As the plane made its final approach for landing in Halifax, I couldn’t believe how green everything was. Not only green, but mostly forested, with not a single road in sight. Ten seconds before we touched down, a street finally appeared!

First impressions

I arrived in Halifax for the first time last Wednesday. Halifax is the capital of Nova Scotia, a small province in Eastern Canada. I didn’t know much about it beforehand, so I had few preconceptions. Of course, being near the Atlantic Ocean, I expected lots of seafood, but not much else. Halifax surprised me.

I always love the first few hours in a new place, when you notice all those little details, things that are new, or different from what you expected.

I had been told that the people here were very friendly, and they didn’t disappoint. Some women whom I asked for directions were very apologetic that they couldn’t help me, and the bus driver from the airport gave me a friendly greeting.

After settling into my AirBnB room in town, I went out to explore the neighbourhood. The city looked very green, with mature trees lining residential streets. With an urban population of only 300,000 I never thought that Halifax would be very multi-cultural. Yet the first food business I saw was an Asian grocery store. This was soon followed by a Chinese restaurant, a sushi place, then Korean and Thai restaurants in quick succession. Was Quinpool Road some sort of “mini-Asia”? The people I saw on that first evening also reflected many cultures. So, although not as multi-ethnic asToronto, Halifax is no white-bread backwater.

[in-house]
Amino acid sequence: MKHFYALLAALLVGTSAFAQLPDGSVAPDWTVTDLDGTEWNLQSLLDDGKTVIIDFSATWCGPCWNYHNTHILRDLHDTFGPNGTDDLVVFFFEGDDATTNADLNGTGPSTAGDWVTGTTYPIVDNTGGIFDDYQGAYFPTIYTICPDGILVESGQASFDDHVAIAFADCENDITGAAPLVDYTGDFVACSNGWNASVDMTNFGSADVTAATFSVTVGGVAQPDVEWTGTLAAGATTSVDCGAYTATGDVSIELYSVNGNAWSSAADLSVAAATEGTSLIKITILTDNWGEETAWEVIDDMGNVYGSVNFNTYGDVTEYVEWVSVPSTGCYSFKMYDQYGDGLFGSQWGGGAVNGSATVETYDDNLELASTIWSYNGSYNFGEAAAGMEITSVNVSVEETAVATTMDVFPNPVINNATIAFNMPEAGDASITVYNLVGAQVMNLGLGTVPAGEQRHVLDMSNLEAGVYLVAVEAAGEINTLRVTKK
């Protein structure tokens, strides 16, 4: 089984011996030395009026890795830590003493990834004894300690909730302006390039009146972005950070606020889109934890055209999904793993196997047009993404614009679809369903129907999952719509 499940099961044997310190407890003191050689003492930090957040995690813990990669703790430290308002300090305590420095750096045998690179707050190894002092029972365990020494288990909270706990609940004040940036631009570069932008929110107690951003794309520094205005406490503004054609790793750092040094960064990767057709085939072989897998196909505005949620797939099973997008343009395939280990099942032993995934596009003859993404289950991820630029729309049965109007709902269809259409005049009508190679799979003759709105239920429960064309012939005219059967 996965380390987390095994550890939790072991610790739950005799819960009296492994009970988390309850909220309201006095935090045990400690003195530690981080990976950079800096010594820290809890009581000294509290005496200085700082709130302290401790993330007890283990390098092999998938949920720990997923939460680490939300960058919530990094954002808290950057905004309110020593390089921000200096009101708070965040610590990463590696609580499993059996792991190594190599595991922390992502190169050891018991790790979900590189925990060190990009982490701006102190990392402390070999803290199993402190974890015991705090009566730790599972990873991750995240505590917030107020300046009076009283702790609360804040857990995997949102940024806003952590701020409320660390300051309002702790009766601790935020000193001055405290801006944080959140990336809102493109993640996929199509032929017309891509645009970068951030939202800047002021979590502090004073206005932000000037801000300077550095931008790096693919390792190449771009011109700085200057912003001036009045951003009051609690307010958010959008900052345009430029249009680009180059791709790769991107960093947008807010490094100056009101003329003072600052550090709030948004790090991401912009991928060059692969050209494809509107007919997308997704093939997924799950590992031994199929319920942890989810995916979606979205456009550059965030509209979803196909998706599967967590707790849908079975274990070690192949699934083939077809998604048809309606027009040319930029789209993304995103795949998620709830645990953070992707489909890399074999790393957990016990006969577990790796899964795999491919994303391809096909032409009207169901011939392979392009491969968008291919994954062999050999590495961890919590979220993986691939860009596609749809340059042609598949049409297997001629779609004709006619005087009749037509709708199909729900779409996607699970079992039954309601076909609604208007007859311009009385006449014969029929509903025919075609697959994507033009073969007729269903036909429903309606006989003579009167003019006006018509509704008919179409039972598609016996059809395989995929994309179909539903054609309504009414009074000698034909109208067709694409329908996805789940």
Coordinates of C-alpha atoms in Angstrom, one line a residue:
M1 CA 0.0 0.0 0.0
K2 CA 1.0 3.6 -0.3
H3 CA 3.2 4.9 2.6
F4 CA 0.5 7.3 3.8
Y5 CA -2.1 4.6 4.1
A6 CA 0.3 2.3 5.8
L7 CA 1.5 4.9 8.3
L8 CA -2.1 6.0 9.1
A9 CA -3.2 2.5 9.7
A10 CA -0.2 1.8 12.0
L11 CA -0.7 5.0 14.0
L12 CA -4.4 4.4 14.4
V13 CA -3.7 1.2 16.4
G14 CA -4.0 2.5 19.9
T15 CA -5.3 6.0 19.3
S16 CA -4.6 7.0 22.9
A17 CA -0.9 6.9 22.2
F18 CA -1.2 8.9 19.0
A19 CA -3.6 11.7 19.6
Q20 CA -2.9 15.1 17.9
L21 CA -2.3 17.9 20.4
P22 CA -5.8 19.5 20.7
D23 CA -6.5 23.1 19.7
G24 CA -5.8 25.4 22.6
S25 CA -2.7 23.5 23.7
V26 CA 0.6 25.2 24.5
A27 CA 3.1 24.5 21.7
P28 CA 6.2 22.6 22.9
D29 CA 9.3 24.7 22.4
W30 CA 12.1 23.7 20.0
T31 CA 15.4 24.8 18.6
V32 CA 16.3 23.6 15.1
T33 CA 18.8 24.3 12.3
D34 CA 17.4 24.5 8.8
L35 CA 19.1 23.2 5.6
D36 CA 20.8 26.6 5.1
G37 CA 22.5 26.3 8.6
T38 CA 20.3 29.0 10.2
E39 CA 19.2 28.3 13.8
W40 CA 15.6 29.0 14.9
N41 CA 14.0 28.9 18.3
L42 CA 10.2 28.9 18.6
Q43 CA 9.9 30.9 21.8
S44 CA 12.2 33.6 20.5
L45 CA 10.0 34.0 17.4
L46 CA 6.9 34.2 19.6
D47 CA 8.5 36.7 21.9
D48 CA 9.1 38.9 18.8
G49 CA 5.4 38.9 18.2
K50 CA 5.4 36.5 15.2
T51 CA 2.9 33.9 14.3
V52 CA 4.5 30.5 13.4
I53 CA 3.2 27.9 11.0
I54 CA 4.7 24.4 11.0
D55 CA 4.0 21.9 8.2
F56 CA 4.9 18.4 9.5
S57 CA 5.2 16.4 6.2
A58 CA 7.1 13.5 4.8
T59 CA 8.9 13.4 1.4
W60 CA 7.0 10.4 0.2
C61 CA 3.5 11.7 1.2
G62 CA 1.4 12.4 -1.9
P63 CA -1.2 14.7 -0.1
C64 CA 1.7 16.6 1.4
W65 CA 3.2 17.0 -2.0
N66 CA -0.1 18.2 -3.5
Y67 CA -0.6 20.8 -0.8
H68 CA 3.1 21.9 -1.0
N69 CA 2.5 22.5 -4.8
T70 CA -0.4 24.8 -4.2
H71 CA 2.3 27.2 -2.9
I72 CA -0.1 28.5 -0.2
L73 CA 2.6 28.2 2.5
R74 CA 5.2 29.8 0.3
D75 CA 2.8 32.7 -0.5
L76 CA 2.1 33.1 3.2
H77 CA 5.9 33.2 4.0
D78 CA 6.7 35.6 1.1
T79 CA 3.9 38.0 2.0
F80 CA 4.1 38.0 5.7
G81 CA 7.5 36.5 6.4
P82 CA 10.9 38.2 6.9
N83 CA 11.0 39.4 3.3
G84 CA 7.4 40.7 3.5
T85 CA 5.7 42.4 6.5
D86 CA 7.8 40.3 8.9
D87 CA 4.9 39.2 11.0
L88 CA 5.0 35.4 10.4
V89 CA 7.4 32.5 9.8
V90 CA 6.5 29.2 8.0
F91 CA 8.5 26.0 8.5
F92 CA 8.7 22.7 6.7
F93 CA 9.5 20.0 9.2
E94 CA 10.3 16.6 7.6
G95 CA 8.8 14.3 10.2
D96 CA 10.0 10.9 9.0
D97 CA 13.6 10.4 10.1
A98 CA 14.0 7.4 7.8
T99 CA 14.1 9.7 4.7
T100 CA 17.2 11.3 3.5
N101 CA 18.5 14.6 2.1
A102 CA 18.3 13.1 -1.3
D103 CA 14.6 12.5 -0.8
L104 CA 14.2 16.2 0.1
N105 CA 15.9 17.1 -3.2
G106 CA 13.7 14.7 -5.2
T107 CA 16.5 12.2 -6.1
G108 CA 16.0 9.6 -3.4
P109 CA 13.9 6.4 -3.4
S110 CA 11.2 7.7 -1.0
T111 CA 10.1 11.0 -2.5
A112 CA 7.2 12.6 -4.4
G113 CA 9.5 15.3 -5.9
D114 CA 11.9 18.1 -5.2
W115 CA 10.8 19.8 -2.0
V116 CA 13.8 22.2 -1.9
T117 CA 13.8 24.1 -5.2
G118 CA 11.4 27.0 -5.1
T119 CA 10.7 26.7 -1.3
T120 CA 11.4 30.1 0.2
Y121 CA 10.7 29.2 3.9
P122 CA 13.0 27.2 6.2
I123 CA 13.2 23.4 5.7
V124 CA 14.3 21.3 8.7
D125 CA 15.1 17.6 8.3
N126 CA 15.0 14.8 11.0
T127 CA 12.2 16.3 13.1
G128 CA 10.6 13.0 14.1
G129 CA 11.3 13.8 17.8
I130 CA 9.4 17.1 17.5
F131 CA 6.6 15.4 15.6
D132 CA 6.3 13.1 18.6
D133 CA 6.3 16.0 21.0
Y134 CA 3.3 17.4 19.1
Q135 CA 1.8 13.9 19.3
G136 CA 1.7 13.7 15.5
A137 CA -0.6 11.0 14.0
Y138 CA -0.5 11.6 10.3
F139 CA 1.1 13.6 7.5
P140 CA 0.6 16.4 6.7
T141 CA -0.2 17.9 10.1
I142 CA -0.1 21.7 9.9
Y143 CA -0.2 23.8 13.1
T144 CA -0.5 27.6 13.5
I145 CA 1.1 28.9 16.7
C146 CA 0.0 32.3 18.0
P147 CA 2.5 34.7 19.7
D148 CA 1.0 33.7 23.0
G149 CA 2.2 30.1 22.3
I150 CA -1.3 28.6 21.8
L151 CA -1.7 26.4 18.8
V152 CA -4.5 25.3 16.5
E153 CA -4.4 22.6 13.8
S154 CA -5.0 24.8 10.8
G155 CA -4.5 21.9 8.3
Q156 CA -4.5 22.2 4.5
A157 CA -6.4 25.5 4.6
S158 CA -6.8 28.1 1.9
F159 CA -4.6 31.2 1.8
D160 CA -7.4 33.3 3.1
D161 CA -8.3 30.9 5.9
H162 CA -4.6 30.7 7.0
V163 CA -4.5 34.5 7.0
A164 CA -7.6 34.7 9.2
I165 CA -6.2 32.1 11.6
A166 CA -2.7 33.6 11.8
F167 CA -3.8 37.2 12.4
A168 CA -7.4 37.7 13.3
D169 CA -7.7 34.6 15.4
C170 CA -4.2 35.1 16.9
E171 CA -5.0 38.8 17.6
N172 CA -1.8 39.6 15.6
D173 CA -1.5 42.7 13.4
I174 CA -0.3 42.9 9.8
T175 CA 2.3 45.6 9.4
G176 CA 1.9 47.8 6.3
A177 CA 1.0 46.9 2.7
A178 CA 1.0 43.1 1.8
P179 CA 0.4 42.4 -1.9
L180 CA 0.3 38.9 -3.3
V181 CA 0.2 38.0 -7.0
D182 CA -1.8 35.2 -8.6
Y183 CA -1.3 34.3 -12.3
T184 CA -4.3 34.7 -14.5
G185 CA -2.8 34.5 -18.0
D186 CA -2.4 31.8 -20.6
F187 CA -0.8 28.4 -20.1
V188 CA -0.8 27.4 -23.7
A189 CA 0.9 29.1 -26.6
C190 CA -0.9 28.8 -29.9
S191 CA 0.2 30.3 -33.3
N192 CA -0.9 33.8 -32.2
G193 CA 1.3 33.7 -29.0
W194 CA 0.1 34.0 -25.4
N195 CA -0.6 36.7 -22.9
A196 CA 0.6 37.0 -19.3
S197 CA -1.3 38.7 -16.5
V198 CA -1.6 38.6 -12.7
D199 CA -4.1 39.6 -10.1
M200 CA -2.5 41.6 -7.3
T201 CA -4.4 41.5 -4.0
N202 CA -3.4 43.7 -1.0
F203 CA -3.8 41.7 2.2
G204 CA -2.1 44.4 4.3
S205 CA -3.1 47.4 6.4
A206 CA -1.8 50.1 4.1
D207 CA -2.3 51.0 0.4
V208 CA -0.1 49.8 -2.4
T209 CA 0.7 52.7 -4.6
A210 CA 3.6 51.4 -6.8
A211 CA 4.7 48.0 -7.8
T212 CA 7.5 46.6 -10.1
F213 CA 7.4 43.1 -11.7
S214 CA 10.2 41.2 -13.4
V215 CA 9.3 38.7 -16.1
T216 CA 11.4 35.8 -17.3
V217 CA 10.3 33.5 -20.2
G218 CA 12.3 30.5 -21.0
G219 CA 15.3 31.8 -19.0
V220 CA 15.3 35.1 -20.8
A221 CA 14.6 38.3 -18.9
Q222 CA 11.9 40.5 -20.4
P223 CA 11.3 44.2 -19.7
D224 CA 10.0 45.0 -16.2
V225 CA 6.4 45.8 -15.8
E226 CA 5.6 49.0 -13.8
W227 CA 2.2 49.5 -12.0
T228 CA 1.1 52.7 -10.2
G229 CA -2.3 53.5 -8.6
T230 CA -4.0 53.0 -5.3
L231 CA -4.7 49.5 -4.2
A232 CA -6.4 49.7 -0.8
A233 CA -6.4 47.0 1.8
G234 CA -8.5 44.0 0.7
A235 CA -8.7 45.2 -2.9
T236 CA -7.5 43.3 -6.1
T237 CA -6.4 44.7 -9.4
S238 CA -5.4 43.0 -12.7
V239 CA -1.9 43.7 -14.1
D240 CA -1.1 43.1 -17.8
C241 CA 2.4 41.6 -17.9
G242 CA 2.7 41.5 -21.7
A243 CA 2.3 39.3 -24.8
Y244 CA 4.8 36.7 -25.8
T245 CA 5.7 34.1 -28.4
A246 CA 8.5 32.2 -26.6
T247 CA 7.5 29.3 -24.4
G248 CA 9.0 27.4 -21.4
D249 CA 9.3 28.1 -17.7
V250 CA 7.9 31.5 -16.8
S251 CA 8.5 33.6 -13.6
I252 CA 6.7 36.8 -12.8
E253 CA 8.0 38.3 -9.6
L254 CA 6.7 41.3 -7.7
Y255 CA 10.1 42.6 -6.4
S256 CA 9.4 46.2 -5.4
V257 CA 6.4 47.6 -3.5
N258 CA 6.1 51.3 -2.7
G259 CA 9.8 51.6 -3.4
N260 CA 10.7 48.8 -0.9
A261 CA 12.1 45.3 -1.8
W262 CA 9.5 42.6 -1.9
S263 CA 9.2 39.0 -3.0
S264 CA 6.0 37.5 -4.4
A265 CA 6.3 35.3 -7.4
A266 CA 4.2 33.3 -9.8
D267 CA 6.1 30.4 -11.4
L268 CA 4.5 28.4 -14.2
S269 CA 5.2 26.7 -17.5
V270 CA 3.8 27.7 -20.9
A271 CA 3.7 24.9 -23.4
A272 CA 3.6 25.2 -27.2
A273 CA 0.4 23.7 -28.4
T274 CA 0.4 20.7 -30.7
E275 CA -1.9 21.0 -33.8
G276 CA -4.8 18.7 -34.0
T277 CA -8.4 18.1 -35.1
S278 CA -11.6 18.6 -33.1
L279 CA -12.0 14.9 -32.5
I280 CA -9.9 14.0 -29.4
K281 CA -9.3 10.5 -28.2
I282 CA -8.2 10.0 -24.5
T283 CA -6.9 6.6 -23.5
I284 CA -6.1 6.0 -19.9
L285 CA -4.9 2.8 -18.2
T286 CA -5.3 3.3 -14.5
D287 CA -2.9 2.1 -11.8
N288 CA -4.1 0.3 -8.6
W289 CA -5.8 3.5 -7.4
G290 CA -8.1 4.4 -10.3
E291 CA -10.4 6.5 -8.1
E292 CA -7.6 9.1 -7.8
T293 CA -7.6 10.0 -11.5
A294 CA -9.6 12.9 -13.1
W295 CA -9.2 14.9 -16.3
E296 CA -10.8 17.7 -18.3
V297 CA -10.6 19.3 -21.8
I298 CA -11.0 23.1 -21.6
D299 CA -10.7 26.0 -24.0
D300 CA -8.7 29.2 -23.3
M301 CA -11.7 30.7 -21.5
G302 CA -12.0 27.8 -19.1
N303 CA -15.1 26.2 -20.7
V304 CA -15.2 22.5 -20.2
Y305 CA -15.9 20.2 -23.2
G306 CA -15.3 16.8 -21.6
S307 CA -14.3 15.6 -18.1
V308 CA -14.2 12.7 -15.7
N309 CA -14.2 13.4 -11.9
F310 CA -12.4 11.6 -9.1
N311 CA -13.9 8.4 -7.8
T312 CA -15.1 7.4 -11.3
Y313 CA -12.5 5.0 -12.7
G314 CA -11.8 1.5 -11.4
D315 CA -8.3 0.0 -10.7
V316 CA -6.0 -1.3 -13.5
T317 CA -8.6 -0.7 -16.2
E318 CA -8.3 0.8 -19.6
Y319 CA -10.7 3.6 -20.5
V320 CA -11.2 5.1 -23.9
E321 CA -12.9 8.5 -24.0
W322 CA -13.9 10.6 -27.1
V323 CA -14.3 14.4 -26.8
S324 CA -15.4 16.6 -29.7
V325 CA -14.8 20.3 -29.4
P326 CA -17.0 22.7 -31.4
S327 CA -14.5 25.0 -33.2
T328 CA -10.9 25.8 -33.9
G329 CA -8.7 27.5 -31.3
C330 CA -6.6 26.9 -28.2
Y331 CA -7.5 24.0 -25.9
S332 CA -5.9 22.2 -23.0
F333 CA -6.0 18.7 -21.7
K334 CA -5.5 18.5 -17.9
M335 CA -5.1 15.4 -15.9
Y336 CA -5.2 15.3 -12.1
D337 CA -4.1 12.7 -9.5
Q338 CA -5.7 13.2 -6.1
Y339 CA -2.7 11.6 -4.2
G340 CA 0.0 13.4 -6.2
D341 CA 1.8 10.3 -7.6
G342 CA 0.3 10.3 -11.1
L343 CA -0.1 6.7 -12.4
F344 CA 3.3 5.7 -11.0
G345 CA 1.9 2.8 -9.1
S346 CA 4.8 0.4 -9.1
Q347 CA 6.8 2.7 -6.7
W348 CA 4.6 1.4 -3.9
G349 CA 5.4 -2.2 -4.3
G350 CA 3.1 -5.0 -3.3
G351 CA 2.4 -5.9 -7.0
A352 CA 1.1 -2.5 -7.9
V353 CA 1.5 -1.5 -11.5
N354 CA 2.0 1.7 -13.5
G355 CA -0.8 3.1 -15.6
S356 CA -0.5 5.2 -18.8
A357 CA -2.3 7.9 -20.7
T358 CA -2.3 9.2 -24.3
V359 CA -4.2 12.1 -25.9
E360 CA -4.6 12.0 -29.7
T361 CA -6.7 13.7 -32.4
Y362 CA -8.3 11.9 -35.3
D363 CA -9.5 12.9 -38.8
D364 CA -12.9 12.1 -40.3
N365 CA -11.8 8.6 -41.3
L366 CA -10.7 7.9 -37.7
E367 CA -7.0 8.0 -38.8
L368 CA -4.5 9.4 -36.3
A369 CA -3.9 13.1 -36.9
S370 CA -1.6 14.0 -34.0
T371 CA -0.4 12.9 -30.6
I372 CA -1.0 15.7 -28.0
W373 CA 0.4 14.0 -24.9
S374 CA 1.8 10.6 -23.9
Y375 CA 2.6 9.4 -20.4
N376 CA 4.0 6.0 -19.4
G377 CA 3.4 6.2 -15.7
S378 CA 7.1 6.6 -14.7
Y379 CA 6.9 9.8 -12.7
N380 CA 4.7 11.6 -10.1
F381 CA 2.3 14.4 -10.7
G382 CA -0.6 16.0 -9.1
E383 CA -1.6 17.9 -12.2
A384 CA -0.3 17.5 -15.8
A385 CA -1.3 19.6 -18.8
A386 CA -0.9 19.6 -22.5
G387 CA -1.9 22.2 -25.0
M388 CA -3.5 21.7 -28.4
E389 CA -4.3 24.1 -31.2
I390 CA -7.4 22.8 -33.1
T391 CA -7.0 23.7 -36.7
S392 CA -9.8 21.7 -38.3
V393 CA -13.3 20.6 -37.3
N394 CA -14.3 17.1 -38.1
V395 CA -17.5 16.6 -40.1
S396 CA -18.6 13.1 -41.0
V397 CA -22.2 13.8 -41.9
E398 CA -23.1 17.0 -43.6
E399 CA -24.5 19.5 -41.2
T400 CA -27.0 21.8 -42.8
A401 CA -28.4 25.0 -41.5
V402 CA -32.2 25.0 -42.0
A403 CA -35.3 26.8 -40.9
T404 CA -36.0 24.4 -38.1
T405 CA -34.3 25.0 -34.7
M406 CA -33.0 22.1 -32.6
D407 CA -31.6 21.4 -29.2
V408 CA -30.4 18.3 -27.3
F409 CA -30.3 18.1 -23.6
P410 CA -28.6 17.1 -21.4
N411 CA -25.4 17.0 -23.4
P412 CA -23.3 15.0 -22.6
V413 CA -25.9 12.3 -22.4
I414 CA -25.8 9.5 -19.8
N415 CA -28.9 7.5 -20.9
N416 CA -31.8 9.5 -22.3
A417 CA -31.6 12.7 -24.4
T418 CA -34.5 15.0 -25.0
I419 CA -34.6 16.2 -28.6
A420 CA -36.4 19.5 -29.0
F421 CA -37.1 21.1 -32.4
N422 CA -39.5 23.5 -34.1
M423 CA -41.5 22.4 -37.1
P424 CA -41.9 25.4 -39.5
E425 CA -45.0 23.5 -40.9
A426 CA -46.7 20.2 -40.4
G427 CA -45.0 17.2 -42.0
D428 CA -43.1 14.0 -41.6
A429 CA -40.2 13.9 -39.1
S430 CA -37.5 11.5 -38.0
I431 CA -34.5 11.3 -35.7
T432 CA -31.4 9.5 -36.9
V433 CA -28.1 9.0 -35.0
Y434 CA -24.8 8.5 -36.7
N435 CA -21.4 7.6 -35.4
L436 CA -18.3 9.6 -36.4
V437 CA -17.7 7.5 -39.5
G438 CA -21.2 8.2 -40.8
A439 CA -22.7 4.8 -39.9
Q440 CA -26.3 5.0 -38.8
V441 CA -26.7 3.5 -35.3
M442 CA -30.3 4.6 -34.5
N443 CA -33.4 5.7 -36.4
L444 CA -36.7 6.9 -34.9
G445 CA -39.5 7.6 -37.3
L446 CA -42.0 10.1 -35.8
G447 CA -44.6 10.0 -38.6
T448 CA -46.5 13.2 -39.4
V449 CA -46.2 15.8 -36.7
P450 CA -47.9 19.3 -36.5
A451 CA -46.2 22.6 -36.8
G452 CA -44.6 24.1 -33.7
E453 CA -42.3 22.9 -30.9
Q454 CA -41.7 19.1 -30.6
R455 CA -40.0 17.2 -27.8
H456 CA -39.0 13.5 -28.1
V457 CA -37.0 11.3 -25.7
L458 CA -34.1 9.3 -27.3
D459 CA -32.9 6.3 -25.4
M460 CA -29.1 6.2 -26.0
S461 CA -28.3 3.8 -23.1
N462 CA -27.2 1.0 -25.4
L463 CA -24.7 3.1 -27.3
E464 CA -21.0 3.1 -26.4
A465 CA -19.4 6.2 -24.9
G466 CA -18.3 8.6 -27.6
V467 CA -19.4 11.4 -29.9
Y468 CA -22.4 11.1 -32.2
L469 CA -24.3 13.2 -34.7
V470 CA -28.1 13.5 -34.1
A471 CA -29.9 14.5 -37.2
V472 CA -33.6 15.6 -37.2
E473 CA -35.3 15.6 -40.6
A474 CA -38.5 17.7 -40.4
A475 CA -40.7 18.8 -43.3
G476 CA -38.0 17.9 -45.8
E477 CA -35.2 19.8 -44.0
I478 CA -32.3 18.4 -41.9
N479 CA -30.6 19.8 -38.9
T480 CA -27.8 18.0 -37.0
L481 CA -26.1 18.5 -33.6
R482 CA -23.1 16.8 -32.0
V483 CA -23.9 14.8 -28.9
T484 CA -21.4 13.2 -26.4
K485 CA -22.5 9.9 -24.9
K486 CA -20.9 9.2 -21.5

I also noticed some unusual street names like Quinpool Road and Chebucto Road (the name of the original native American settlement). The main streets are Barrington and Spring Garden, although you also find the usual British names like Queen, Prince, King, and Duke streets.

The city of Halifax proper is pretty compact. You could probably walk across its length in an hour, and its width in 30 minutes. For this reason, there is no need for a metro, only buses and a ferry service that crosses over to Dartmouth on the other side of the harbour.

Friendly locals

The people of Halifax are called “Haligonians”, a name that wouldn’t be out-of-place in a Star Trek episode. However, the fun-loving locals are much more down to earth. In my first few days here I had several conversations with Haligonians, usually at local pubs while enjoying the sun on a patio. I can’t remember who talked to whom first. They’re so approachable, it didn’t require much of an effort, even for an introvert like me.

On my first day I met two young women while sitting on one of the “swing chairs” on the patio at Gahan House. After they left, an older woman, Elaine, took their place and we also chatted. Incredibly, she ended up buying me a beer and sharing some of her food with me. I was blown away!

Me and my Sugar Maple beer sampler at Garrisson (Halifax)

The following day, I met another couple of young people, Margot and Cody on the terrace at Garrison Brewing Company (a brewery where you can buy $2 beer samples). They were really a lot of fun, just whiling away time on the sunny patio. They gave me a demonstration of “chiac”, a dialect mixing French and English that people speak in parts of New Brunswick. So funny.

Many people here come from New Brunswick, as well as other provinces of Canada, such as Ontario and British Columbia. I’m guessing that the former are looking for a larger more lively city, while the latter seek a less hectic place!

Music is also prominent in the culture here. Students come to study music at Dalhousie University, and many play in local pubs or busk on the street. I saw mostly violinists playing traditional songs, and flutists. Even the traffic lights play a four-note tune, a sound reminiscent of a string instrument.

Let’s eat